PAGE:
Climate change is expected to increase the frequency and intensity of rainfall extremes. Understanding future changes in rainfall is necessary for adaptation planning. Eastern Africa is vulnerable to rainfall extremes because of low adaptive capacity and high future population growth. Convection-permitting climate models have been found to better represent moderate (yearly) rainfall extremes than parameterized convection models, but there is limited analysis of rare extremes that occur less frequently than once per year. These events often have the largest socioeconomic impacts. We use extreme value theory and regional frequency analysis to quantify rare rainfall extremes over East Africa in a convection-permitting climate model (CP4A). We compare the results with its parameterized counterpart (P25), the Coordinated Regional Climate Downscaling Experiment for the African region (CORDEX-Africa) ensemble, and observations to understand how the convection parameterization impacts the results. We find that CP4A better matches observations than the parameterized models. With climate change, we find the parameterized convection models have unrealistically high changes in the shape parameter of the extreme value distribution, which controls the tail behavior (i.e., the most extreme events), leading to large increases in return levels of events with a return period of >20 years. This suggests that parameterized convection models may not be suitable for looking at relative changes in rare rainfall events with climate change and that convection-permitting models should be preferred for this type of work. With the more realistic CP4A, RCP8.5 end-of-century climate change leads to 1-in-100-yr events becoming 1-in-23-yr events, which will necessitate serious adaptation efforts to avoid devastating socioeconomic impacts.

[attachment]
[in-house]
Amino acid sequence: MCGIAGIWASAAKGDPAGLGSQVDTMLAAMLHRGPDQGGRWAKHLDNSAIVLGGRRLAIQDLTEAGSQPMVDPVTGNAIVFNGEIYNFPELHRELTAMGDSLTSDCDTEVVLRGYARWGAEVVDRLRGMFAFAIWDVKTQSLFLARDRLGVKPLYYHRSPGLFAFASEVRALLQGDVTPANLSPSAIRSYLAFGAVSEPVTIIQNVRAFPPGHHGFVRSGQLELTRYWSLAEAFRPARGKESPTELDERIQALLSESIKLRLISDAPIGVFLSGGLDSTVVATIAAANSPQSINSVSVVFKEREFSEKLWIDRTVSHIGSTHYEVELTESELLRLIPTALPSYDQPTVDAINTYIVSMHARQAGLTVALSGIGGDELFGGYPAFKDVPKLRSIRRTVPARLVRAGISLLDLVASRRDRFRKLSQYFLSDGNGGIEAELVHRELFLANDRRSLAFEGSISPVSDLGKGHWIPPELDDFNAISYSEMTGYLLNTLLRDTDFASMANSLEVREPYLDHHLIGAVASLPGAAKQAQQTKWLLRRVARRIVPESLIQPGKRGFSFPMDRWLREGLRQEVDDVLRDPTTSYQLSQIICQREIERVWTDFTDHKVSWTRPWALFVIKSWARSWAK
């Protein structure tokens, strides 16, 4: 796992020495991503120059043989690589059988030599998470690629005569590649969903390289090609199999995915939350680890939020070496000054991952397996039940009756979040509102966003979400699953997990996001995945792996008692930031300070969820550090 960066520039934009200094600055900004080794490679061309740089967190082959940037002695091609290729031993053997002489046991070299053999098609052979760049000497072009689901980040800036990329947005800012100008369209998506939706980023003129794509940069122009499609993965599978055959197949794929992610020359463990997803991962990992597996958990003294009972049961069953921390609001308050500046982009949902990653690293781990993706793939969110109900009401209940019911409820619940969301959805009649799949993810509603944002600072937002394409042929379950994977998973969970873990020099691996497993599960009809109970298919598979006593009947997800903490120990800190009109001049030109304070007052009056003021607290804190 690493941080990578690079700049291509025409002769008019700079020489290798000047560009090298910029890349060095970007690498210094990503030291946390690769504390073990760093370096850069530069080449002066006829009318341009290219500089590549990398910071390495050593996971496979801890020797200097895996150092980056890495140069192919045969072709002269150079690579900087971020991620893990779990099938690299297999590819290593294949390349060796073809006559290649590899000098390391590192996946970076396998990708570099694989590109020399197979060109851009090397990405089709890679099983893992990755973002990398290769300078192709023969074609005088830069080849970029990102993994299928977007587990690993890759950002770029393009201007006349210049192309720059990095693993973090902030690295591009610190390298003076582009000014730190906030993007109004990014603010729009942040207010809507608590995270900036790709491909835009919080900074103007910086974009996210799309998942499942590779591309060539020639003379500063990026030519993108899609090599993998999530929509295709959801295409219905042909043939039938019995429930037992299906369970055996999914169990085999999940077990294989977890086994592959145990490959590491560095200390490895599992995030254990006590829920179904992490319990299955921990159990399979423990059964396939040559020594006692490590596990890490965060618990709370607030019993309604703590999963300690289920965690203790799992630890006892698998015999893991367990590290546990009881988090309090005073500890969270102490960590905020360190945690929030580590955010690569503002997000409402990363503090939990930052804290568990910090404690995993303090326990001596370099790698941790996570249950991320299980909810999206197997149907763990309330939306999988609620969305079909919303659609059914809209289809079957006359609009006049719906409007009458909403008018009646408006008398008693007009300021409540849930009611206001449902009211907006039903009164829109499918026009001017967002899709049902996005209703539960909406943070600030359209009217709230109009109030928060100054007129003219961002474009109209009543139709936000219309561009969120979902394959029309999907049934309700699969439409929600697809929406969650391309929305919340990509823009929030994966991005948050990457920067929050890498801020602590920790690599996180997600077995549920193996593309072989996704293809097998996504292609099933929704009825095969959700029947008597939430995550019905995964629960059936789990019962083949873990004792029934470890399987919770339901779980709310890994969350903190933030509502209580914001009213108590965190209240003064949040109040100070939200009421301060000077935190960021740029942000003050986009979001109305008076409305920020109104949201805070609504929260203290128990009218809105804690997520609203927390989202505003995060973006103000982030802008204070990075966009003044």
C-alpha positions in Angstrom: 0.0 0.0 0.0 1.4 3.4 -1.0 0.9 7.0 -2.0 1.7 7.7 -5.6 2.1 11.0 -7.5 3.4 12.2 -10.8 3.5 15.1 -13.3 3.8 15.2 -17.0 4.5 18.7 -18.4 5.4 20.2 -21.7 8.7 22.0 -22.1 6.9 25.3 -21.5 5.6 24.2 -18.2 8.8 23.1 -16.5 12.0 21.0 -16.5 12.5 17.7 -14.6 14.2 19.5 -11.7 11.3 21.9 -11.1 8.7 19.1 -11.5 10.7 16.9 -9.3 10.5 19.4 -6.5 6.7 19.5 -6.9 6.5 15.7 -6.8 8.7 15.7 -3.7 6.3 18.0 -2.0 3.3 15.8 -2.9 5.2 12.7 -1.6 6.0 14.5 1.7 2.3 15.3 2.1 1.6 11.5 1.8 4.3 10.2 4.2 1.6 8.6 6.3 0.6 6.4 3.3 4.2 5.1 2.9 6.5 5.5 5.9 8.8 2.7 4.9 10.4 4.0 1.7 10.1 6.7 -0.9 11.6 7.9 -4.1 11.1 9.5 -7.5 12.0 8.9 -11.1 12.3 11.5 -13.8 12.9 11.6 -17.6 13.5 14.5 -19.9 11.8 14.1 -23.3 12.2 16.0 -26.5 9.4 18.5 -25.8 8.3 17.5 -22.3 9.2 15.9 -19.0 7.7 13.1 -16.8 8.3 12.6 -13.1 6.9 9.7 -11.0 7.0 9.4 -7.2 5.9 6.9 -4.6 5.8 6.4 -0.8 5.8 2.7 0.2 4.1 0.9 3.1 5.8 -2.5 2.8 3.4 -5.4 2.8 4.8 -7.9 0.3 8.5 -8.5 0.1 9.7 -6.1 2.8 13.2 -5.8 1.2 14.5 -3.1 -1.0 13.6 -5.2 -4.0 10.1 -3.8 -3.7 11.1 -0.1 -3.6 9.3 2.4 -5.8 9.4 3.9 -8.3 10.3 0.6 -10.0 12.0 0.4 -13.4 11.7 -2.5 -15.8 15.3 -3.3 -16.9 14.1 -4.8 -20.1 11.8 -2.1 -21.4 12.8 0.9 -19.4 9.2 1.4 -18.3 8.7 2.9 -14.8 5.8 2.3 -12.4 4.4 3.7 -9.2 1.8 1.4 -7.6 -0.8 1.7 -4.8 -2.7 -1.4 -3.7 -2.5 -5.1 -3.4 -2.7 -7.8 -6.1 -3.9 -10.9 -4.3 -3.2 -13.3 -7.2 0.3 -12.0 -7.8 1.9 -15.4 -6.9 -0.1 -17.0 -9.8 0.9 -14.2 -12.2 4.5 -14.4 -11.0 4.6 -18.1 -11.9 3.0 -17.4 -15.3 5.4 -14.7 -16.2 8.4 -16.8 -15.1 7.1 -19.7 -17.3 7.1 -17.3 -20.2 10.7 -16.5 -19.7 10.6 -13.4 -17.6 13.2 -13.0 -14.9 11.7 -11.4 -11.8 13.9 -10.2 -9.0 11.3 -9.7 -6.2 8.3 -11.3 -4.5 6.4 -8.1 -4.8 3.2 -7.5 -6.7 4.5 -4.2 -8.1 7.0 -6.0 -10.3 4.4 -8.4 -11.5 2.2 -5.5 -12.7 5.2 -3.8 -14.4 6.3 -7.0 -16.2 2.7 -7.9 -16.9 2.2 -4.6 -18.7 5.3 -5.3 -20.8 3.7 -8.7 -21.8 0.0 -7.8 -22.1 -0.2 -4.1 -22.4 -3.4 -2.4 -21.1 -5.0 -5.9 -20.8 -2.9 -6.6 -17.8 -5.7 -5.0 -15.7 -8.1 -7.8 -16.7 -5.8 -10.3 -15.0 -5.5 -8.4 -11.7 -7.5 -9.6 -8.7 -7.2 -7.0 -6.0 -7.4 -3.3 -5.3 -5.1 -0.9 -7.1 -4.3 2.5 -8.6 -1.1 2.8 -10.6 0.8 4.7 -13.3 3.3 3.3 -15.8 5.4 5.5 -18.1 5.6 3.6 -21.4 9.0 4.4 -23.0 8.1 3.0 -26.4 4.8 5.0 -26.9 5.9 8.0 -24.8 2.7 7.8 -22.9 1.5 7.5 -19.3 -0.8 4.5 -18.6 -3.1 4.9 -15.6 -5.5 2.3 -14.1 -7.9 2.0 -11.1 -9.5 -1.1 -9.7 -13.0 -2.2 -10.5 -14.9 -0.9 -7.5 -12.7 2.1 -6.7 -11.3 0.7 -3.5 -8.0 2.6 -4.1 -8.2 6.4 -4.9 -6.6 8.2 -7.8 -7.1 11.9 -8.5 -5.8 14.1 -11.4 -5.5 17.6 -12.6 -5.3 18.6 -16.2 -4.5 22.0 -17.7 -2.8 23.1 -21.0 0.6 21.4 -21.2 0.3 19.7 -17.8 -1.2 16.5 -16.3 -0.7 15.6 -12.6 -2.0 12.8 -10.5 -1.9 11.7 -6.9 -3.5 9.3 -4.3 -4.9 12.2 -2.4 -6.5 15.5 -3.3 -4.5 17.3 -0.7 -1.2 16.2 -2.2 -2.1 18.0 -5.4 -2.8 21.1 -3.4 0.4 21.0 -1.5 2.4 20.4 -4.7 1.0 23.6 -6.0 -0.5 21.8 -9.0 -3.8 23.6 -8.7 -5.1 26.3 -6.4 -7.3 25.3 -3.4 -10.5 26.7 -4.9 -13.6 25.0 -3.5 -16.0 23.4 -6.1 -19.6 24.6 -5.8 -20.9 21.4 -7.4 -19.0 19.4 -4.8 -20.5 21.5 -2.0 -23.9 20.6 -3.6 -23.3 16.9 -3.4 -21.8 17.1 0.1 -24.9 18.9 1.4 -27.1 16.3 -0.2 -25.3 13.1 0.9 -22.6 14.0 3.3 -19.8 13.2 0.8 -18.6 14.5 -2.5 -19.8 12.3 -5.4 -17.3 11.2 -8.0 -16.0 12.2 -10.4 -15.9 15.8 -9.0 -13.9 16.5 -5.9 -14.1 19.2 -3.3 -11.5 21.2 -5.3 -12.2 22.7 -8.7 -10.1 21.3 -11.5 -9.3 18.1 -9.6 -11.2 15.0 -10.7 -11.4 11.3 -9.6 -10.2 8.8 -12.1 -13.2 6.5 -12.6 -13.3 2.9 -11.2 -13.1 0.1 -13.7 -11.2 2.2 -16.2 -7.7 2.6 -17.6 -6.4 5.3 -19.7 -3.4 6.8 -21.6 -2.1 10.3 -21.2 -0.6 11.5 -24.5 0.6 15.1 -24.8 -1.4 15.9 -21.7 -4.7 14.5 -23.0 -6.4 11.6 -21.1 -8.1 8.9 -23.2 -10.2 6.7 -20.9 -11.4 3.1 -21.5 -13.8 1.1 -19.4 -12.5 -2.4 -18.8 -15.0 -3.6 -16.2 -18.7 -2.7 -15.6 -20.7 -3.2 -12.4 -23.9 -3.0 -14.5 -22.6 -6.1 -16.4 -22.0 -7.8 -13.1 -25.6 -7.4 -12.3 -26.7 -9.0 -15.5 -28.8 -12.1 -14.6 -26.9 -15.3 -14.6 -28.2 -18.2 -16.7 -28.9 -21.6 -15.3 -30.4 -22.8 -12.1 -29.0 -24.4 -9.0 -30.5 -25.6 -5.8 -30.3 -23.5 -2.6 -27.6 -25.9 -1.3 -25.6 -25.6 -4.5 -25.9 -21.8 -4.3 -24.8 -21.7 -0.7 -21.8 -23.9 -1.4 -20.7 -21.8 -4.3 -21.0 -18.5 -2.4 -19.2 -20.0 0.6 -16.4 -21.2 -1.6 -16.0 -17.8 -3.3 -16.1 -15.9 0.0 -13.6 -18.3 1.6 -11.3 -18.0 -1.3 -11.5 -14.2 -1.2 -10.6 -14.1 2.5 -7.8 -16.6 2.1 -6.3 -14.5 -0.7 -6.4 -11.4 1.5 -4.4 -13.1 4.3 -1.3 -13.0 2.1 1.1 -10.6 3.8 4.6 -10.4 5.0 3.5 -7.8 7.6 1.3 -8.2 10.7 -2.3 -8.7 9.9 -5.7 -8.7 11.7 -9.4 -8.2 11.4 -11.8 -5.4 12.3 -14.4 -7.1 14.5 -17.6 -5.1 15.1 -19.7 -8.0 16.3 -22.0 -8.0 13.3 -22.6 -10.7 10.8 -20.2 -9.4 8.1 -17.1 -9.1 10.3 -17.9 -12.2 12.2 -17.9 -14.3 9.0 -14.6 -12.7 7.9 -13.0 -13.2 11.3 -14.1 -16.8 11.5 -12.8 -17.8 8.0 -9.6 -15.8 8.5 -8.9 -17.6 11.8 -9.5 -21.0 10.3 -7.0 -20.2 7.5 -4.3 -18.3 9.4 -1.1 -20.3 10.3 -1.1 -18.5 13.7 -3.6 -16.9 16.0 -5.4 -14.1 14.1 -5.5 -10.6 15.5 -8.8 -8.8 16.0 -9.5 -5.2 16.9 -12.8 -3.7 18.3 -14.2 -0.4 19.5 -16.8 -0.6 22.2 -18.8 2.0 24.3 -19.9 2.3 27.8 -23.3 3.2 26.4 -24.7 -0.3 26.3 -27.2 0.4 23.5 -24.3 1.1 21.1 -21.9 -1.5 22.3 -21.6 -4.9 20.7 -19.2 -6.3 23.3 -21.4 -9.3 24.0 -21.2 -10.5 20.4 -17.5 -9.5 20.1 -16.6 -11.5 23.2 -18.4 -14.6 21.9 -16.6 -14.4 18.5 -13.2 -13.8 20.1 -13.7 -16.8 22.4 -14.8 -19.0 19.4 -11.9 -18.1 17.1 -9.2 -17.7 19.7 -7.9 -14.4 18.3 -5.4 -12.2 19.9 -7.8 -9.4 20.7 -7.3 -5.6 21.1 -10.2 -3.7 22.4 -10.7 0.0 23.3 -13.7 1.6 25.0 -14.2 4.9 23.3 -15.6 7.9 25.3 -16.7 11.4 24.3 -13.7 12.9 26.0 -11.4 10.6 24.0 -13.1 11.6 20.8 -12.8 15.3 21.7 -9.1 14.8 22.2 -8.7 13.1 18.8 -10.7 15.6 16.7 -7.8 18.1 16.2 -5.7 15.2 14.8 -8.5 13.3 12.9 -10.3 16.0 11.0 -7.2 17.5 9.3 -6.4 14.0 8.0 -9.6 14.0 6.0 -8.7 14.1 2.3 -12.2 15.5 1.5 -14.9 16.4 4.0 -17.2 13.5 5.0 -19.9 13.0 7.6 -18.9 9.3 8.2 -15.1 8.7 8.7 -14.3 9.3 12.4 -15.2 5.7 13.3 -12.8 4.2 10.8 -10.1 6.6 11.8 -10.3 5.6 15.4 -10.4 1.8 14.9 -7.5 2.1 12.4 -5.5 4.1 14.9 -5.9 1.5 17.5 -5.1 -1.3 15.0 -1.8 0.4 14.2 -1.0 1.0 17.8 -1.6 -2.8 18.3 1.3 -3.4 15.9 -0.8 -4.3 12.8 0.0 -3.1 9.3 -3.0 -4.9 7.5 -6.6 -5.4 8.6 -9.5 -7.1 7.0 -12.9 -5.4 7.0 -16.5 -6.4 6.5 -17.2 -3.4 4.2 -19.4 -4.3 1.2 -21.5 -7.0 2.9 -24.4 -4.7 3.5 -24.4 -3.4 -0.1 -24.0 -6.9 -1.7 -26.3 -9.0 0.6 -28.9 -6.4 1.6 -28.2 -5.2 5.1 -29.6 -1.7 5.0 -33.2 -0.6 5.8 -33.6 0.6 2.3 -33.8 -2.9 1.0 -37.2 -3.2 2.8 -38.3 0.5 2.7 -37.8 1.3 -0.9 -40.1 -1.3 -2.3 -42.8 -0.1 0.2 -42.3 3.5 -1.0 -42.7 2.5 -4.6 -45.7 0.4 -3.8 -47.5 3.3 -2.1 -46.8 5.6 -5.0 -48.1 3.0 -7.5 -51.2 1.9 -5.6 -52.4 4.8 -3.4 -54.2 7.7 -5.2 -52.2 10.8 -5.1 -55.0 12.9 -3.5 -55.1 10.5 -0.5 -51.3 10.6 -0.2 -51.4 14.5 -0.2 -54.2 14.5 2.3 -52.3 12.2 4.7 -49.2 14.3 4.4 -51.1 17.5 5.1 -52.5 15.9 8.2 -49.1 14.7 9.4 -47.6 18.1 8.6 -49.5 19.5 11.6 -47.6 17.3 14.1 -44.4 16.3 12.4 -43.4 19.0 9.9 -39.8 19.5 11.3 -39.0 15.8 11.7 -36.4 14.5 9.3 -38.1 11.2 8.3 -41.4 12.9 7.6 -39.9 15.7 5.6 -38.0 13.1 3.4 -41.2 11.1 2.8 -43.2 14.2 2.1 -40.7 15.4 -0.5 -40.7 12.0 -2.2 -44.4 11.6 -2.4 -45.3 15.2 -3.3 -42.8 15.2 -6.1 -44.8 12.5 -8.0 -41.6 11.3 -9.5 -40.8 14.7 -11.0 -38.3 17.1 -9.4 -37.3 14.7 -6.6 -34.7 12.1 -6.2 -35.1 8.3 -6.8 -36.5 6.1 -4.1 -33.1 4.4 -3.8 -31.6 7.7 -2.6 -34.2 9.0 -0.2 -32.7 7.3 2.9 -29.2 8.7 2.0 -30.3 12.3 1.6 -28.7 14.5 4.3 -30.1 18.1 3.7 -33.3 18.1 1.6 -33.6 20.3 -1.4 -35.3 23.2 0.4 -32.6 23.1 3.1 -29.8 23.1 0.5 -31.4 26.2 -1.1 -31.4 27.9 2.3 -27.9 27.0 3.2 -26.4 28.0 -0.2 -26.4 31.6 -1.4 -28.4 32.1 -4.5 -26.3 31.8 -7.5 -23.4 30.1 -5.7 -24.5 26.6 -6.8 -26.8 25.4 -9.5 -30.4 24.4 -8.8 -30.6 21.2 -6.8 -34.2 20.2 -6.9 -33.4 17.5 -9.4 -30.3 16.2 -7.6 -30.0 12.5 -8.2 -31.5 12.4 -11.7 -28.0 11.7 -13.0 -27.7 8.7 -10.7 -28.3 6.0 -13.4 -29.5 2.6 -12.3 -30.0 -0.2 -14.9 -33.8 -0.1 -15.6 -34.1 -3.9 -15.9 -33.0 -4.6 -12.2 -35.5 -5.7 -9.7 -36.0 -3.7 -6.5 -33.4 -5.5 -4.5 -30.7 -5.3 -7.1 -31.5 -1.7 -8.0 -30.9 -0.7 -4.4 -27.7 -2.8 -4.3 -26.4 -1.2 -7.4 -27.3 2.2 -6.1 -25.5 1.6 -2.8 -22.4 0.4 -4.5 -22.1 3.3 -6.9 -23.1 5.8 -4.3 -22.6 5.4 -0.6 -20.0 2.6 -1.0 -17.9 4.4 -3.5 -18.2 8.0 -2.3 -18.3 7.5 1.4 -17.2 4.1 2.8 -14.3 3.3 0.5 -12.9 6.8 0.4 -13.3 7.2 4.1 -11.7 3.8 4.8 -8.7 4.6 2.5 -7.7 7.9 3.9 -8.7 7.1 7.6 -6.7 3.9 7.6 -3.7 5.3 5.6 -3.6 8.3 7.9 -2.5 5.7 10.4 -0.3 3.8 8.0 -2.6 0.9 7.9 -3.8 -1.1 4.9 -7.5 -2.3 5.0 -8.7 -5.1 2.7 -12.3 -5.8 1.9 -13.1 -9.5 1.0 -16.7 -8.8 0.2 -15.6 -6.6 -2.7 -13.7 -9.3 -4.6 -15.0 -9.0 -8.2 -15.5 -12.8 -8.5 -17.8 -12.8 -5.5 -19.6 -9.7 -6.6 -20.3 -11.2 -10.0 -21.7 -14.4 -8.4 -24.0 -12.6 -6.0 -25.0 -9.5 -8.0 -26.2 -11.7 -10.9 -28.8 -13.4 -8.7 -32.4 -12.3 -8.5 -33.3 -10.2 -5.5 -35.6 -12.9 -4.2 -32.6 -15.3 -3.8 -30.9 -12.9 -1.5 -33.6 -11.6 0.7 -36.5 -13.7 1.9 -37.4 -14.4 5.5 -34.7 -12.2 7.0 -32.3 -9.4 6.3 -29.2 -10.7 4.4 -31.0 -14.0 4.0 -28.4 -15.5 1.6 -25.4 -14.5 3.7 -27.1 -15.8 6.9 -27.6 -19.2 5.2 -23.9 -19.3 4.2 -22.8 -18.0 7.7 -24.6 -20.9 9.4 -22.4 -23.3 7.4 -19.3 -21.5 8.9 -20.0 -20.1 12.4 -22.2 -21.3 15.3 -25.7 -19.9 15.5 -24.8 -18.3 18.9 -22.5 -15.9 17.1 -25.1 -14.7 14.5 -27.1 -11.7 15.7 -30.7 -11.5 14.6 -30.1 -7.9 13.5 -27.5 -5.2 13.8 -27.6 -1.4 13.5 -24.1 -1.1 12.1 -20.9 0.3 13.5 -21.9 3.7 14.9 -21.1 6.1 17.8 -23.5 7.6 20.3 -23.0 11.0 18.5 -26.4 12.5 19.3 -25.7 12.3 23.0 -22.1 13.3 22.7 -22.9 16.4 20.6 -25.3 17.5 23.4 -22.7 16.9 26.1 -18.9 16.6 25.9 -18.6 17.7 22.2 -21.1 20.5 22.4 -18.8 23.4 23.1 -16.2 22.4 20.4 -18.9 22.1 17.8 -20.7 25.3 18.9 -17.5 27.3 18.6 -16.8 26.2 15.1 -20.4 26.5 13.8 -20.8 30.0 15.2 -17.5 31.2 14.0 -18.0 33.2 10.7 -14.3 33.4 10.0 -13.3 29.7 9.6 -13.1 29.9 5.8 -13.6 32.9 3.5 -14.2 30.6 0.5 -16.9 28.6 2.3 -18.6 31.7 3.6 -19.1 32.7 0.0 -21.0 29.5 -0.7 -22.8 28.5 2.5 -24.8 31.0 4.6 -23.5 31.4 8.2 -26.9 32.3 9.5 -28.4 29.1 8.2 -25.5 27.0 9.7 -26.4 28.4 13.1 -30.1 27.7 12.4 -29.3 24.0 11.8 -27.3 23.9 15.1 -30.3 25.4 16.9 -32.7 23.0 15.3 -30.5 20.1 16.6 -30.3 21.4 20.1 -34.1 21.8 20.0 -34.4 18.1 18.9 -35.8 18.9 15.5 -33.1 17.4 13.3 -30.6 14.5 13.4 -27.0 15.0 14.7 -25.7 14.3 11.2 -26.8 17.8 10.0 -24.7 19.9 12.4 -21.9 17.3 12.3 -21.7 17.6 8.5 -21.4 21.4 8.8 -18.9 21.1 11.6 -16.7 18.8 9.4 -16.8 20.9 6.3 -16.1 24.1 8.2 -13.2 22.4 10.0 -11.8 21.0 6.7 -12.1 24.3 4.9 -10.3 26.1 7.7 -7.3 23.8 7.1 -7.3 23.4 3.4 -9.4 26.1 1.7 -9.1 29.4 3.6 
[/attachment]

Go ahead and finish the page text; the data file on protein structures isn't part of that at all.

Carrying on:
Significance Statement